and general survey of Don John's measures and
conduct in the Netherlands, it would appear that
they produced no results whatever ; that his whole
existence had passed away, leaving as little trace
on the world as it had afforded satisfaction to him-
self. But if we consider more accurately wliat
was his position, what were his actions, and what
their consequences, we shall he forced to admit
that the settlement of the Spanish Netherlands
is to be ascribed pre-eminently to him. For some
time he tried to adhere to the terms of the treaty
of Ghent ; but the independent attitude which
the States had taken up, the situation of the
prince of Orange, who was far more powerful
than himself, the viceroy, and the mutual suspi-
cion of the parties, necessarily tended to an open
rupture. Don John made up his mind to begin
the war ; unquestionably this was contrary to the
wishes of his brother, but it was inevitable ; by this
means alone could he possibly succeed in recon-
quering one province to the crown of Spain, and in
this he did succeed. He kept possession of Lux-
emburg, he invested Namur, and in consequence
of the battle of Gemblours, became master of Lou-
vaine and Limburg. If the king wished to regain
his power over the Netherlands, this was not to
be effected by an accommodation with the States
General, which was evidently impracticable, but


only by a gradual subjugation of the particular
districts, either by treaty or force of arms. This
system Don John pursued, and speedily opened to
himself the most extensive prospects. He rekin-
dled the old attachment of the Walloon provinces
to the Burgundian race, and especially brought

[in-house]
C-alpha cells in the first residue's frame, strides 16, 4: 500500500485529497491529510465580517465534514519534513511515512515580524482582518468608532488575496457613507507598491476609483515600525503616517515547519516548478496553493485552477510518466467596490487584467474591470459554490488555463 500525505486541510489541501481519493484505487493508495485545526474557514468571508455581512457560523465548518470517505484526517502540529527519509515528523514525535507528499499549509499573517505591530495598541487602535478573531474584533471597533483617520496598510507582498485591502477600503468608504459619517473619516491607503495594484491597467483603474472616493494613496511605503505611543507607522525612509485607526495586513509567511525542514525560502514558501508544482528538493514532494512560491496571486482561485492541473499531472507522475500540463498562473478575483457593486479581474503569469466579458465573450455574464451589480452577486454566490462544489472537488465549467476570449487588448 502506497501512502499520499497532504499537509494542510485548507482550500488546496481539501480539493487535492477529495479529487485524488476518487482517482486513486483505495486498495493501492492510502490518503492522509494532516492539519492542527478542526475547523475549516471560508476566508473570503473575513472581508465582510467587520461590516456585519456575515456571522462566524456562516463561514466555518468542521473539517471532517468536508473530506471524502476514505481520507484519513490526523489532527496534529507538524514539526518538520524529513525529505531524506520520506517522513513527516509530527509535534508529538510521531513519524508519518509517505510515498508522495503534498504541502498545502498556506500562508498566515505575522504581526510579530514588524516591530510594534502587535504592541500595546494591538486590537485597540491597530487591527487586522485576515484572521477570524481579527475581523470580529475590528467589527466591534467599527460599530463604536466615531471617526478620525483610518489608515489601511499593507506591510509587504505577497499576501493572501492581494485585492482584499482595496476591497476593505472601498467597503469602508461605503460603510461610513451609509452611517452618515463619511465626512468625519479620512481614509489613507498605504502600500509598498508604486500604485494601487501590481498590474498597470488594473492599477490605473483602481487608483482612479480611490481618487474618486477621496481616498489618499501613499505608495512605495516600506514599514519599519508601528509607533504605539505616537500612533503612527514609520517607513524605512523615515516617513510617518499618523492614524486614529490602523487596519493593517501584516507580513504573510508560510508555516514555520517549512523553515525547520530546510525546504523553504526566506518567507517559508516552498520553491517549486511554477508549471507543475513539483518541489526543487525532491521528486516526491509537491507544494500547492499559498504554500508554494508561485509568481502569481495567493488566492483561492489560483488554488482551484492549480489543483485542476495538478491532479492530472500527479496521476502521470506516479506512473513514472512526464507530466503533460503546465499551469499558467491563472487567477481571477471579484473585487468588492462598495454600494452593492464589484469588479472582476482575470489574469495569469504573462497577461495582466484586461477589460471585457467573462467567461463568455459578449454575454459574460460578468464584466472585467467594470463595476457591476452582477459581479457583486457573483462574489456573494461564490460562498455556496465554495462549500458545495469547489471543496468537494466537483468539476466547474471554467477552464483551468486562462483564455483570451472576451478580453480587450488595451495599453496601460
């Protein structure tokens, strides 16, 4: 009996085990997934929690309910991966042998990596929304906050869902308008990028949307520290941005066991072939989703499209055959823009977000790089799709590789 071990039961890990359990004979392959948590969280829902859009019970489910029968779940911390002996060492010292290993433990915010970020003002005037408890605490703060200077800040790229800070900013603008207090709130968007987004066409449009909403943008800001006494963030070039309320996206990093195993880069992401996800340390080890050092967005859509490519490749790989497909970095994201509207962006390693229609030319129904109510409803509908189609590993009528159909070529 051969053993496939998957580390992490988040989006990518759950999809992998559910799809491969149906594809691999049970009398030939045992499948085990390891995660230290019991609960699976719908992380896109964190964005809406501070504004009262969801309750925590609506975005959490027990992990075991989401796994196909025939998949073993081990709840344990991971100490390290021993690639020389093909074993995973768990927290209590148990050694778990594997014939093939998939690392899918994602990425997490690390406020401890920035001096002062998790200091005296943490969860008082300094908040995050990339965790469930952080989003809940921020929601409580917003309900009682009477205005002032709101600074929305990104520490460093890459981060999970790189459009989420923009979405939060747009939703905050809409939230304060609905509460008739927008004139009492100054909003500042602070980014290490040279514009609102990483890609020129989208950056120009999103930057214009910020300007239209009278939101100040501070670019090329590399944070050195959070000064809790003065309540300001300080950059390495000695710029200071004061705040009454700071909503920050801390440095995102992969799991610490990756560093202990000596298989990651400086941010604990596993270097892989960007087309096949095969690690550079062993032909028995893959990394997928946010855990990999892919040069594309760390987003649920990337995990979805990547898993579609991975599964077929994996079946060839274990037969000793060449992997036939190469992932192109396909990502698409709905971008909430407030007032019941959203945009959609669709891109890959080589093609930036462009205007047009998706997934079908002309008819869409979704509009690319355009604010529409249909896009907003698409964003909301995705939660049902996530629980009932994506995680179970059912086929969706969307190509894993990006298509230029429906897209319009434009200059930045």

over to his party two men of great importance,
Pardieu de la Motte, governor of Gravelines. and
Matthieu Moulart, bishop of Arras*.

These were the two men who, after the early
death of Don John, conducted the negotiations on
which every thing depended, with the greatest zeal
and the most successful skill.

De la Motte availed himself of the newly -kindled
hatred against the protestants. He managed that
the garrisons belonging to the States should be re-
moved from many strong places solely on account
of their protestantism, and that early in November
the nobles of Artois should decree the expulsion of
all lutherans from that province ; a decree which
they carried into execution. Matthieu Moulart now
endeavoured to bring about a complete reconcilia-
tion with the king. He began by invoking the as-
sistance of God by a solemn procession through the
city ; an act of devotion prompted by his sense of
the enormous difficulties he had to contend with, as

* That they were won over to Don John is evident from
both the following passages. 1. Strada, ii. 1, p. 19 : " Pardiaeus
MottEG dominus non rediturum modo se ad regis obedientiam sed
etiam quamplures secum tracturumjam pridem significarat Joanni
Austriaco." 2. Tassis : " Episcopum Atrebatensem, qui vivente
adhuc Austriaco se regi conciliarat."


he had sometimes to induce men to coalesce whose
claims were directly at variance. He proved himself
indefatigable, subtle, and conciliating, and perfectly
succeeded in his object.

Alessandro Farnese, the successor to Don Jolm,
had the mighty talent of persuading, attaching, and
of inspiring lasting confidence ; at his side stood
Francois Richardot, the nephew of the bishop, " a
man," says Cabrera, " of sound and perspicacious
judgement in various matters, and experienced in